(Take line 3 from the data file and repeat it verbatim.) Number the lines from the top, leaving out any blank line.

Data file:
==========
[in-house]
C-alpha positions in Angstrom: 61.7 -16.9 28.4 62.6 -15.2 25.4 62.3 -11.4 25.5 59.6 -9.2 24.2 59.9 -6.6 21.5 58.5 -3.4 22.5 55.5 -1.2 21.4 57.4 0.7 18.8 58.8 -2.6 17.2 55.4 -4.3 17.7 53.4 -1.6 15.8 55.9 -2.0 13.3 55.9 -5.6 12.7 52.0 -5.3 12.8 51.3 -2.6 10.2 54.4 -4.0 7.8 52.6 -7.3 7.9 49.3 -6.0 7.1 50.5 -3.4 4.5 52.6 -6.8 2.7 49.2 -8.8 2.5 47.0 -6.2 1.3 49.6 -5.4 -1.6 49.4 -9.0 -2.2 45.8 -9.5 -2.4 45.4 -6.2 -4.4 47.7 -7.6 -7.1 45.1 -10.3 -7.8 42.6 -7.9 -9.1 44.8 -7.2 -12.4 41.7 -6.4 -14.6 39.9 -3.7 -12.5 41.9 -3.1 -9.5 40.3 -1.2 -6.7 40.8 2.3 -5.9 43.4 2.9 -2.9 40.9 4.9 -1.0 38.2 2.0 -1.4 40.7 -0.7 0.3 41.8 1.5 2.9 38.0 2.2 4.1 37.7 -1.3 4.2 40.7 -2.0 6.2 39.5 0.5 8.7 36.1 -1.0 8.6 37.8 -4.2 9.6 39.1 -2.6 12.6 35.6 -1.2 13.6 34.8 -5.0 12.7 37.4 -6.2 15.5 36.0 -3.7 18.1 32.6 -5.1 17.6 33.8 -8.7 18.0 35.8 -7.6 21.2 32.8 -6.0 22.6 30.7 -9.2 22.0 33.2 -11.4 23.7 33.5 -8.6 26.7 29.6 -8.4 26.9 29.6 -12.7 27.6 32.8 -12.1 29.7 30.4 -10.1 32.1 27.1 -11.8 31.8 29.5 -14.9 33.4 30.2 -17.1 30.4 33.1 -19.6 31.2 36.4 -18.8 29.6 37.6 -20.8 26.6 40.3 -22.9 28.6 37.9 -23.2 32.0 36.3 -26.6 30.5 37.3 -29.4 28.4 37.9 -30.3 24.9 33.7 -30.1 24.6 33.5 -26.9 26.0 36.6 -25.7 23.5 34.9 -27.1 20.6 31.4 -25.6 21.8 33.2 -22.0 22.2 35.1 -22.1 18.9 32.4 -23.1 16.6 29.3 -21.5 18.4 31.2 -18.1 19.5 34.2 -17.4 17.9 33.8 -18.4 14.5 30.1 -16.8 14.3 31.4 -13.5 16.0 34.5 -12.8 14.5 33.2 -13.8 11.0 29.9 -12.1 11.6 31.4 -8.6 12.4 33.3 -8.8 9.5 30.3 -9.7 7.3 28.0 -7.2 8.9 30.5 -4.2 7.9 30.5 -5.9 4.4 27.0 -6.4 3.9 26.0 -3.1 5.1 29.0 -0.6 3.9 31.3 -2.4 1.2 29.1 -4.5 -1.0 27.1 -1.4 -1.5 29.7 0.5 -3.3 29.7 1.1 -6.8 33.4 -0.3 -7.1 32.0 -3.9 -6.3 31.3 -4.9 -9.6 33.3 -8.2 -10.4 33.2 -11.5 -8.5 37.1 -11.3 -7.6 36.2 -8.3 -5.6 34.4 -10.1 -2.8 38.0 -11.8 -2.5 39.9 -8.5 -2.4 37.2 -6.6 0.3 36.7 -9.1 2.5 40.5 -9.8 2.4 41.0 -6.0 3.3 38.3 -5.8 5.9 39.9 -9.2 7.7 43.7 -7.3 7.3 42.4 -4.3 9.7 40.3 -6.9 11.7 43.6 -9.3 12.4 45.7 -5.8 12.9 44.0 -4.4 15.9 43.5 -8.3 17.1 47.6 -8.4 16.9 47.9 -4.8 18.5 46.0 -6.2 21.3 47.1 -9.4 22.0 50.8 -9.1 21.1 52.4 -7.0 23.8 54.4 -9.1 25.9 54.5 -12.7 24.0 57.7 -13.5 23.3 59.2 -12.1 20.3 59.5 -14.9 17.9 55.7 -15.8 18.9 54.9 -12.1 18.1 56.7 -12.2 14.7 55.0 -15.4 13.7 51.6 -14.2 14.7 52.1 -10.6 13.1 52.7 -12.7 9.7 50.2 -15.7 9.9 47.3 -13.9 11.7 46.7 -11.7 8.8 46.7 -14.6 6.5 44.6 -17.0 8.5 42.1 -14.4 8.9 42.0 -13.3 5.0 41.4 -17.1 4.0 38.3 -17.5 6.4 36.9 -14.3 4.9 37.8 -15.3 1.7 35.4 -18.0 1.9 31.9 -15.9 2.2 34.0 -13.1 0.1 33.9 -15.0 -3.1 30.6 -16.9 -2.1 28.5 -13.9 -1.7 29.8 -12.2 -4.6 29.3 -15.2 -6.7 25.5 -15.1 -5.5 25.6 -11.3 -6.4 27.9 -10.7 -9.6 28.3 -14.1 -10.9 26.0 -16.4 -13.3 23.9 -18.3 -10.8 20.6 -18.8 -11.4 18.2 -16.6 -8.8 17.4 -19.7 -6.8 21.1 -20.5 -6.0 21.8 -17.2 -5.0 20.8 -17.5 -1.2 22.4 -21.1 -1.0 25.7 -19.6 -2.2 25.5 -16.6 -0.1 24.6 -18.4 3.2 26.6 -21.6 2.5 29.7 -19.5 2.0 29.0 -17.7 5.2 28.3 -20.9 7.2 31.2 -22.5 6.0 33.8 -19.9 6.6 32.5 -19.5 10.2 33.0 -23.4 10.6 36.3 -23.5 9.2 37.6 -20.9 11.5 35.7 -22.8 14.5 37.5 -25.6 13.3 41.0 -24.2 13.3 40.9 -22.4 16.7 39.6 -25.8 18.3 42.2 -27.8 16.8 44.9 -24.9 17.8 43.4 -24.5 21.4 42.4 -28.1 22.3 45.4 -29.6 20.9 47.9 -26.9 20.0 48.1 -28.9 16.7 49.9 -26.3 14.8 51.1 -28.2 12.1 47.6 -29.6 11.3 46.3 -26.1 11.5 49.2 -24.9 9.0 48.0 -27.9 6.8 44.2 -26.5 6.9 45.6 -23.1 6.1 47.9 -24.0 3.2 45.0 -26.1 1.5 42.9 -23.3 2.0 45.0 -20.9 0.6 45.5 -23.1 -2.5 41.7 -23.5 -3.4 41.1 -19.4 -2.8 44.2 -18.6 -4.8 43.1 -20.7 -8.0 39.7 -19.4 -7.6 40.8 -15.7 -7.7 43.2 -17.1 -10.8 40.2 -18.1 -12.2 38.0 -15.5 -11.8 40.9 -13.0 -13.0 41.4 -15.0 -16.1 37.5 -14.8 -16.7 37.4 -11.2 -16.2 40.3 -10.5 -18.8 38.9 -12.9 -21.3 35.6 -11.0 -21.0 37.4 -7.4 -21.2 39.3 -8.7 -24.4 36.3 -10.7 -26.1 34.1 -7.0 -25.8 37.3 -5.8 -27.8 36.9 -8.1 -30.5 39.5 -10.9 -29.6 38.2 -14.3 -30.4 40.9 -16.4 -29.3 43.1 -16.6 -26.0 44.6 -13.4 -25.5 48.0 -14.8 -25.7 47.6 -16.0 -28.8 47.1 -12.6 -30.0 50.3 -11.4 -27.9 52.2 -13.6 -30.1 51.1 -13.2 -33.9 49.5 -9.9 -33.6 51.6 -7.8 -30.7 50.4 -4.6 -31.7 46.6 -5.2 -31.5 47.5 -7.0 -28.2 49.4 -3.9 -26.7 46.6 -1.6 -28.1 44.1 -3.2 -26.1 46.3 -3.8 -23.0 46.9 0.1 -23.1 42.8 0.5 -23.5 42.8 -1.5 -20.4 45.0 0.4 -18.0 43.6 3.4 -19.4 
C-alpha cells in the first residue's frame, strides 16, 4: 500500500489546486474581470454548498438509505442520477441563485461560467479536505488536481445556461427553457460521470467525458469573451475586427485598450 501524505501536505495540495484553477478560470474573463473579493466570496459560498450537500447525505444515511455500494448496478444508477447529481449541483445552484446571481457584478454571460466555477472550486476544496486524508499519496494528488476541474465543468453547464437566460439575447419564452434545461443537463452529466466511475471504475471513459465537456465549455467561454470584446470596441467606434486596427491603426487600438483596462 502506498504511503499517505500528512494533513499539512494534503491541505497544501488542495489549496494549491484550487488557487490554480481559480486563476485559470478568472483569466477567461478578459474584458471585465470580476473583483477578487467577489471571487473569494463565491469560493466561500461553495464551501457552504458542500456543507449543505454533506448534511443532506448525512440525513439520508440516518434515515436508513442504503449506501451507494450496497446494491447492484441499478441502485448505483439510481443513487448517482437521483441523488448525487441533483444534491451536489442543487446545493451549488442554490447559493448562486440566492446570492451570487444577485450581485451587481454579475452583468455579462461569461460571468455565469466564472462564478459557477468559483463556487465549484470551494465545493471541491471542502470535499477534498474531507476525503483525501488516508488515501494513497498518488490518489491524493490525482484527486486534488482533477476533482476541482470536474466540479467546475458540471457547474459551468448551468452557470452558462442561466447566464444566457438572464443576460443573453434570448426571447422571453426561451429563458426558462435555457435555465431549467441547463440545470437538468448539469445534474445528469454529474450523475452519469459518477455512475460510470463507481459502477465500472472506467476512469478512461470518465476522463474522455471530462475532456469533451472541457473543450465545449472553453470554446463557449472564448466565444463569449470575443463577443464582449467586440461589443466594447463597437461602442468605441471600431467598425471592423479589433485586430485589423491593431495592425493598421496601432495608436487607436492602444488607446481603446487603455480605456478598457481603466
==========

C-alpha cells in the first residue's frame, strides 16, 4: 500500500489546486474581470454548498438509505442520477441563485461560467479536505488536481445556461427553457460521470467525458469573451475586427485598450 501524505501536505495540495484553477478560470474573463473579493466570496459560498450537500447525505444515511455500494448496478444508477447529481449541483445552484446571481457584478454571460466555477472550486476544496486524508499519496494528488476541474465543468453547464437566460439575447419564452434545461443537463452529466466511475471504475471513459465537456465549455467561454470584446470596441467606434486596427491603426487600438483596462 502506498504511503499517505500528512494533513499539512494534503491541505497544501488542495489549496494549491484550487488557487490554480481559480486563476485559470478568472483569466477567461478578459474584458471585465470580476473583483477578487467577489471571487473569494463565491469560493466561500461553495464551501457552504458542500456543507449543505454533506448534511443532506448525512440525513439520508440516518434515515436508513442504503449506501451507494450496497446494491447492484441499478441502485448505483439510481443513487448517482437521483441523488448525487441533483444534491451536489442543487446545493451549488442554490447559493448562486440566492446570492451570487444577485450581485451587481454579475452583468455579462461569461460571468455565469466564472462564478459557477468559483463556487465549484470551494465545493471541491471542502470535499477534498474531507476525503483525501488516508488515501494513497498518488490518489491524493490525482484527486486534488482533477476533482476541482470536474466540479467546475458540471457547474459551468448551468452557470452558462442561466447566464444566457438572464443576460443573453434570448426571447422571453426561451429563458426558462435555457435555465431549467441547463440545470437538468448539469445534474445528469454529474450523475452519469459518477455512475460510470463507481459502477465500472472506467476512469478512461470518465476522463474522455471530462475532456469533451472541457473543450465545449472553453470554446463557449472564448466565444463569449470575443463577443464582449467586440461589443466594447463597437461602442468605441471600431467598425471592423479589433485586430485589423491593431495592425493598421496601432495608436487607436492602444488607446481603446487603455480605456478598457481603466